"Smart" does not describe the bloke who fell for Kevin Rudd’s insistence, in 2009, that the Coalition support a Carbon Pollution Reduction Scheme in the Senate. A wedge, sure, but also a monumental debacle, which took down both men and set back climate mitigation policy in Australia for ten years and counting.

That is, except for the brief period we had a price on carbon under Prime Minister Gillard. Mr Moderate did nothing to stem the tsunami of abuse she weathered from his colleagues and former colleagues in the parliament and the press. Instead, there is Turnbull chortling as his cabinet colleagues pass a lump of coal around in Parliament (in breach of the rule against props and stunts, but rules are for plebs, of course).

Greg Jericho's description of him as ‘easily the best orator in parliament does not describe an empty and aggressive speech designed to rally troops who, being troops saturated in private boys school culture, are easily rallied to a bit of homophobic hazing. "Sucking hard in the living rooms of Melbourne… tucked his knees under the billionaire’s table" honked Turnbull across the chamber.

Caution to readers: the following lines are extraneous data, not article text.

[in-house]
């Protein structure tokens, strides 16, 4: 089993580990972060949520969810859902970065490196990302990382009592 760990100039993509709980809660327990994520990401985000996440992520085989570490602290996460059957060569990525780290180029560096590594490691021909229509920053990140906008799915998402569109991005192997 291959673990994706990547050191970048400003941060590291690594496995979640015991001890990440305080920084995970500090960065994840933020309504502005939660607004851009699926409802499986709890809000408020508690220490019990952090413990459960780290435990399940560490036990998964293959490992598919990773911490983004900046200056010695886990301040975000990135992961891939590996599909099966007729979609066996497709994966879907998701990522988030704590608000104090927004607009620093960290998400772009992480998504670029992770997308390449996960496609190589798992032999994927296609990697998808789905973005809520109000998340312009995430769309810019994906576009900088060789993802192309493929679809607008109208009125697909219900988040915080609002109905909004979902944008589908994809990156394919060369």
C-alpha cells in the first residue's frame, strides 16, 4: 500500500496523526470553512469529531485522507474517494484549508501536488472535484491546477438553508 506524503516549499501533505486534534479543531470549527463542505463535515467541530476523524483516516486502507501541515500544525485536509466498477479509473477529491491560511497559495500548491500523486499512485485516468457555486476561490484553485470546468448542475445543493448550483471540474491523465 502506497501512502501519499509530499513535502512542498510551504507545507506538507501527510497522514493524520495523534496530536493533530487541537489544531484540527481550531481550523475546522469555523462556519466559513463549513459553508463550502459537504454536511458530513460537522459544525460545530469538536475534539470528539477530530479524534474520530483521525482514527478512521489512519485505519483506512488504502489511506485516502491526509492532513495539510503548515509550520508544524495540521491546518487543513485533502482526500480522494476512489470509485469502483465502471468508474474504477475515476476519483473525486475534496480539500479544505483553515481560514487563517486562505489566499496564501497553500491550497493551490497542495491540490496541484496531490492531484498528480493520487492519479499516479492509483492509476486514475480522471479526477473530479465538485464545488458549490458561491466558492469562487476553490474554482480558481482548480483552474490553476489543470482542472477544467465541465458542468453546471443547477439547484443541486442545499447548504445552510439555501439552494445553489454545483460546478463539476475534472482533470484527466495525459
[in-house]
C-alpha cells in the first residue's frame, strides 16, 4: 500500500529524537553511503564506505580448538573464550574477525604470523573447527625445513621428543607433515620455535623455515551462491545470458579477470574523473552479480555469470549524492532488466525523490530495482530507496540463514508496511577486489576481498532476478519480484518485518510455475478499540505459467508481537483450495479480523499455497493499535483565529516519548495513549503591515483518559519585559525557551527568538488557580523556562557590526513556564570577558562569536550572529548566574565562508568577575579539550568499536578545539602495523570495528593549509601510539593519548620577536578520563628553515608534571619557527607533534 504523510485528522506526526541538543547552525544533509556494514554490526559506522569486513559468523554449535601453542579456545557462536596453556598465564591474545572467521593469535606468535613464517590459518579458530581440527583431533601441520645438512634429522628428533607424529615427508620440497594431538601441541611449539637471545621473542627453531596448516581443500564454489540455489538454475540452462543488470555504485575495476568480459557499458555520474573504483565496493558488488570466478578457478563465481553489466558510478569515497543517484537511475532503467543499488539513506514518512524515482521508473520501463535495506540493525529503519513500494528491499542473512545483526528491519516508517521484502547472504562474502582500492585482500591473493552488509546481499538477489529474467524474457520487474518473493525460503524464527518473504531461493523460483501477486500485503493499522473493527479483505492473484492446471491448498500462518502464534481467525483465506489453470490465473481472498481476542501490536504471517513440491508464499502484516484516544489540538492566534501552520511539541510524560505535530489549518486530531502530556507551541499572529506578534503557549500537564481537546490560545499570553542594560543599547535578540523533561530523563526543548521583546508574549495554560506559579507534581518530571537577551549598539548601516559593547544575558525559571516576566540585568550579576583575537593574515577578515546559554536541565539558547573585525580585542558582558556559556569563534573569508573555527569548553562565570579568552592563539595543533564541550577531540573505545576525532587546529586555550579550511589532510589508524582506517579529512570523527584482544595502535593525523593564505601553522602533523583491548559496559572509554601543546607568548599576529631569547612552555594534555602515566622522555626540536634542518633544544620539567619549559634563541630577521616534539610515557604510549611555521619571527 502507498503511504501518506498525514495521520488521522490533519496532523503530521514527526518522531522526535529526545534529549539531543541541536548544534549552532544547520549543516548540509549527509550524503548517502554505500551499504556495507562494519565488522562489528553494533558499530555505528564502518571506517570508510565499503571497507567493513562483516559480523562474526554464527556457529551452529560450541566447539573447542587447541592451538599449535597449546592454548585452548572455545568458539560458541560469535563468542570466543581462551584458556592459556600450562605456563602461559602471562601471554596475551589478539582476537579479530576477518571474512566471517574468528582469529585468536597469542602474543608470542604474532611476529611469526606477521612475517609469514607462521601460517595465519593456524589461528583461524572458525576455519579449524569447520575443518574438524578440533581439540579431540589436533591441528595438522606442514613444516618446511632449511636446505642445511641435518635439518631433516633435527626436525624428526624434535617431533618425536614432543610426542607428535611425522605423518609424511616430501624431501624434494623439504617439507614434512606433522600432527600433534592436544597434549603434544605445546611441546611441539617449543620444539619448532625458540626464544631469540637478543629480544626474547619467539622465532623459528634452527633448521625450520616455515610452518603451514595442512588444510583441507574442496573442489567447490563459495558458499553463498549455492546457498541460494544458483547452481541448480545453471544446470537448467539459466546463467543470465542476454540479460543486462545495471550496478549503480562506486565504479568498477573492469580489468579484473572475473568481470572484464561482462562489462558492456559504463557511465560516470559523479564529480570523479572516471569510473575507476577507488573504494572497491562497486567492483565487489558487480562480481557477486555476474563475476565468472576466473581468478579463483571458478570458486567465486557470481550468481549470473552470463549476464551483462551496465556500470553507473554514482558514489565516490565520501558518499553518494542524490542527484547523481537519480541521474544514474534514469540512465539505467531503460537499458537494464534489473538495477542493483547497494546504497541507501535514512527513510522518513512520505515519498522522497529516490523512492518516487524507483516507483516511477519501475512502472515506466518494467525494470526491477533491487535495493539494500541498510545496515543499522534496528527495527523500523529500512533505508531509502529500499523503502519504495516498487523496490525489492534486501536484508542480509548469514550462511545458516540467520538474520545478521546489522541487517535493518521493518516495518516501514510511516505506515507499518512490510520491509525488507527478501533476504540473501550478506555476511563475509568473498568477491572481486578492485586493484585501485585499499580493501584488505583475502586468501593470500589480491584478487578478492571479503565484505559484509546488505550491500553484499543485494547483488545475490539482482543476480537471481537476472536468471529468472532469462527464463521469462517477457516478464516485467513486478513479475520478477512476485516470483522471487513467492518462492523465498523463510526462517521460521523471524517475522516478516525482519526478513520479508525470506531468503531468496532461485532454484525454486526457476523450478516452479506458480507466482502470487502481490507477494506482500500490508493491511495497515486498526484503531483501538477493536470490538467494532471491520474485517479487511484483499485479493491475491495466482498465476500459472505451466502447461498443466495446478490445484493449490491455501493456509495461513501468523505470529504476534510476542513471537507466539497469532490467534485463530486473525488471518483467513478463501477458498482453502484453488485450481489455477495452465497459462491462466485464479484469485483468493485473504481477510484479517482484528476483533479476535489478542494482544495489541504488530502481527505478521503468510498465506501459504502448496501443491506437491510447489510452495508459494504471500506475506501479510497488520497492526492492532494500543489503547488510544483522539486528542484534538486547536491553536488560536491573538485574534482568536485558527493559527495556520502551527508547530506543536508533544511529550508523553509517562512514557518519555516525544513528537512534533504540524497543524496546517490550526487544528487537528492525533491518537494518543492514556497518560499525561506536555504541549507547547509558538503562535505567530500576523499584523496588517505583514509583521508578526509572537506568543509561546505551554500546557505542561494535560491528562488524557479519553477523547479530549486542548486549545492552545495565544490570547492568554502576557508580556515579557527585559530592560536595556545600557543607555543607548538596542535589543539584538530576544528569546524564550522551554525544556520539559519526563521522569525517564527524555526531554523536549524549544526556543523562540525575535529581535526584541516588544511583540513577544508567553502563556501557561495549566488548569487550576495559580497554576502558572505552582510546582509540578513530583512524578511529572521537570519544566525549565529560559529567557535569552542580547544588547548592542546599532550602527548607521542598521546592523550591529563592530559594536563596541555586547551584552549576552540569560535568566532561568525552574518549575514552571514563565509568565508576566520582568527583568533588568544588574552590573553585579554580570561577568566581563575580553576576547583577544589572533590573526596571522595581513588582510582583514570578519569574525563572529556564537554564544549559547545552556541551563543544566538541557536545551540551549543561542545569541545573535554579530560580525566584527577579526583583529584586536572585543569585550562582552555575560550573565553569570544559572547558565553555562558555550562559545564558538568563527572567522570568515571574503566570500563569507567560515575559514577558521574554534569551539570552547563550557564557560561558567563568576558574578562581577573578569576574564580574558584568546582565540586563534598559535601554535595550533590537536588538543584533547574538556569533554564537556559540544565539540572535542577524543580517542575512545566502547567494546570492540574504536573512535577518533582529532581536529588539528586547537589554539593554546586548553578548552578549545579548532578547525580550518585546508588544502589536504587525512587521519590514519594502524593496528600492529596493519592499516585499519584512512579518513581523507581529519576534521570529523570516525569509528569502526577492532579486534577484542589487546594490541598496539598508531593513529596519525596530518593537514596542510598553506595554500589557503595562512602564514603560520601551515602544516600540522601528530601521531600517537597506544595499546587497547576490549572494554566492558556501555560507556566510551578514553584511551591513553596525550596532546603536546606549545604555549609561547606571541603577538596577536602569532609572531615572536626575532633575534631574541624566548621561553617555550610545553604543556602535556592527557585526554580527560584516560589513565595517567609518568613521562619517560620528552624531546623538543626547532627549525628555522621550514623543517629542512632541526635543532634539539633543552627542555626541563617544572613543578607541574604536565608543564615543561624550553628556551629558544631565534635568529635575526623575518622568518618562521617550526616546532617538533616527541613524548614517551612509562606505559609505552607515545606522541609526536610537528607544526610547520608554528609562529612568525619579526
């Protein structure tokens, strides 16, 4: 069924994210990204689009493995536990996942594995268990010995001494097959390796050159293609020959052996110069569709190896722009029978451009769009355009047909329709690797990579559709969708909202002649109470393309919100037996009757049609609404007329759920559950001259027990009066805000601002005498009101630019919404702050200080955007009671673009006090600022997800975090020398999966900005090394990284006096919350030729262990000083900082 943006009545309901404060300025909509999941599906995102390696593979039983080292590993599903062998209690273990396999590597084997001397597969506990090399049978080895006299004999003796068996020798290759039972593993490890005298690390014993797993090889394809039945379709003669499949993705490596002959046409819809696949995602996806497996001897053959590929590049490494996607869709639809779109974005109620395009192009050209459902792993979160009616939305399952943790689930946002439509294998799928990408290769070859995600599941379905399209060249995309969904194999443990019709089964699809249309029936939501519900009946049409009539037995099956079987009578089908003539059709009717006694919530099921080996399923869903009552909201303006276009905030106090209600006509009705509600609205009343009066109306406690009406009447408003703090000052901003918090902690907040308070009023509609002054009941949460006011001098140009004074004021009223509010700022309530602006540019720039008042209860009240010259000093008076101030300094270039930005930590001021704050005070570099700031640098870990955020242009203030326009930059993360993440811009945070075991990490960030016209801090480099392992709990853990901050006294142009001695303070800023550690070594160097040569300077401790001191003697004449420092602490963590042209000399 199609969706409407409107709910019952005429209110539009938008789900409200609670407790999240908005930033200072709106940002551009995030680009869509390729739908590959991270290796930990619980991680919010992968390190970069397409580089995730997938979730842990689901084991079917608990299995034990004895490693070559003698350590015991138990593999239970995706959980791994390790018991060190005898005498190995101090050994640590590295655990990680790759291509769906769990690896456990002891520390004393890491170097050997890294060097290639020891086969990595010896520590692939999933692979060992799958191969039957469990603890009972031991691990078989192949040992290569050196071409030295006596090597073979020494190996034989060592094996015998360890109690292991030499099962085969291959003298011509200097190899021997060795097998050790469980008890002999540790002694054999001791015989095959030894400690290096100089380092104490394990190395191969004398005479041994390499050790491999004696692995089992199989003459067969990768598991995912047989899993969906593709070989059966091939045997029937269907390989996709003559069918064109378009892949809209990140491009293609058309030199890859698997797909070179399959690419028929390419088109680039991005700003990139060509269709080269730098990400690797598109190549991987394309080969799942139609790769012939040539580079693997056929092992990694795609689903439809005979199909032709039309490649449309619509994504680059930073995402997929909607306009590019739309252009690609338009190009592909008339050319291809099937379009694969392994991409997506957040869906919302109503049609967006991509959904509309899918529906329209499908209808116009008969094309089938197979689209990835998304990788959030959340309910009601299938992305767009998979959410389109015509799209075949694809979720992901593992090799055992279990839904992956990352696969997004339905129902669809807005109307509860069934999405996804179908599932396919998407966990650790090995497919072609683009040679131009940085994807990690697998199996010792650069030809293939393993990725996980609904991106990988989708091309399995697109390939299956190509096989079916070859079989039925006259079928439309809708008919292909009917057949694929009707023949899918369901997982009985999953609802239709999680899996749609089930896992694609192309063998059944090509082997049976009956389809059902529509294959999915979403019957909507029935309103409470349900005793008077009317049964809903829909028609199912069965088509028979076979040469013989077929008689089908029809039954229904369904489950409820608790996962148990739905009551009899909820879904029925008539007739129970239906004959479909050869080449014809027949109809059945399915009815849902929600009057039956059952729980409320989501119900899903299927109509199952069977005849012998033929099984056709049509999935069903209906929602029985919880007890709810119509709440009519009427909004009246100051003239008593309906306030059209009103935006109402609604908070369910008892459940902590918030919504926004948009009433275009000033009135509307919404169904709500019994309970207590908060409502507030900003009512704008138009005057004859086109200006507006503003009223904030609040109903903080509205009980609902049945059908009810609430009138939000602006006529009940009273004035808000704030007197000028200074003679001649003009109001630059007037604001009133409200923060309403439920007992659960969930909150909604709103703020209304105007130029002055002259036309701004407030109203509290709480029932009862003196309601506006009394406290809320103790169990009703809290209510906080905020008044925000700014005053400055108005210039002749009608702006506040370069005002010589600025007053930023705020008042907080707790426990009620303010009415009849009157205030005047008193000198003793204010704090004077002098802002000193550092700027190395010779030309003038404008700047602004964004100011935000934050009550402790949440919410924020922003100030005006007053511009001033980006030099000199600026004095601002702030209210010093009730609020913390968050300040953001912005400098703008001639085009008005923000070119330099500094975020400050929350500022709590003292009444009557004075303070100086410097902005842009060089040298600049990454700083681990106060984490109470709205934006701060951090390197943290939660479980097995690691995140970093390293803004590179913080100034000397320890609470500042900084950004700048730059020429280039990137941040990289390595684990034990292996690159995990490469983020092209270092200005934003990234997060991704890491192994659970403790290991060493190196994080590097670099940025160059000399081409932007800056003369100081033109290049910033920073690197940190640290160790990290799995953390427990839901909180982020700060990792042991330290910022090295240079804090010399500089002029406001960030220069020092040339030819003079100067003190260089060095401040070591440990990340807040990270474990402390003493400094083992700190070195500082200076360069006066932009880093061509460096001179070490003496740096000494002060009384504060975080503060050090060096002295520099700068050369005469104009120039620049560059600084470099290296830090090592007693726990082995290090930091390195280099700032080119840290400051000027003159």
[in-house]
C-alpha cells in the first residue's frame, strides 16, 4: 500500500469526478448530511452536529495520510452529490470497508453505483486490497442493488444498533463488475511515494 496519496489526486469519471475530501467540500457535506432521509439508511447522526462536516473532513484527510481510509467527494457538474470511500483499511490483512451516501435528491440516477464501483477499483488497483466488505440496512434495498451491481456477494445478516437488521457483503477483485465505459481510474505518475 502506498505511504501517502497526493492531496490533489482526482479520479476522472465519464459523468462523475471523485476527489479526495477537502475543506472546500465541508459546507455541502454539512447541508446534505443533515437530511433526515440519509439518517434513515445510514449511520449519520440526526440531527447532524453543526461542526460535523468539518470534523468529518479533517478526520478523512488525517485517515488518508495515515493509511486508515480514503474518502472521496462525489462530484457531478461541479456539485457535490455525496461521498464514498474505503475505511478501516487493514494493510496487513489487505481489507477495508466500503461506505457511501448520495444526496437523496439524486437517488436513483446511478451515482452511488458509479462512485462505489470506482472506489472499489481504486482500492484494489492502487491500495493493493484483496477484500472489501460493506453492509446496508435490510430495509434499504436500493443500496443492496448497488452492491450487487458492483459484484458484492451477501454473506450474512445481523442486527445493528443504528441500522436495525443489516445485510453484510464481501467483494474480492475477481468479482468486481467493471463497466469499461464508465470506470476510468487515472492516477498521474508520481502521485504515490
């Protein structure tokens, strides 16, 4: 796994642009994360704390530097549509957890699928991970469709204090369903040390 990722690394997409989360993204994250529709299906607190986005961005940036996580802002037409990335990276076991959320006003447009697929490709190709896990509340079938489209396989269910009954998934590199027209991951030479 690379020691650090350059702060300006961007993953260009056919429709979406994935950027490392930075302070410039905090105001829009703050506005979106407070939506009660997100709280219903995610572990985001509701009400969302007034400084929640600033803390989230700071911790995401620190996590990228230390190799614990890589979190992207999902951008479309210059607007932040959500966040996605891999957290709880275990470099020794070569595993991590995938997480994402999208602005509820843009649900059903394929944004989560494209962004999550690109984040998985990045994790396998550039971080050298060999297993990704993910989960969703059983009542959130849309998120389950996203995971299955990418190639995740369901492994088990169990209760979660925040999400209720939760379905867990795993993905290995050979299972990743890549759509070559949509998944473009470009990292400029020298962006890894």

On what was Bill Shorten supposed to be "sucking hard" while "on his knees"? A string of emasculating tropes is "oratory" now?

Then there was Turnbull claiming to "strengthen" the Racial Discrimination Act by requiring more persistent racism before a complaint could be upheld. This display also prompted a litany of columns, penned to bury Malcolm while praising (old) him. It is worth remembering this ANZAC week that, two years ago, Turnbull the free speech champion picked up the phone to SBS head Michael Ebeid to share his thoughts on SBS sports journalist Scott McIntyre tweeting about the horrors of war.

McIntyre was sacked (and his unfair dismissal claim later settled out of court).

Turnbull stated that he had contacted SBS's Michael Ebeid

'... as soon as I was made aware of the tweets by Mr McIntyre… [who] as a private citizen, is entitled to express his political views, but in his capacity as a reporter employed by SBS he has to comply with, and face the consequences of ignoring, the SBS social media protocol… The management of SBS, however, not the government, is responsible for staffing decisions.'

Bullying and dissembling, not moderation or smarts, is the signature Turnbull move.

Turnbull was never above the Liberal Party culture of racism, nationalism, xenophobia and homophobia. From the mess he has made of marriage equality, to the transphobia of failing to guarantee the Safe Schools program, Turnbull does not stand apart. The Liberal Party elevates (and post-factum mythologises) mediocre white men. Turnbull is one of them. How enlightened.

Trolling woman like a sexist boss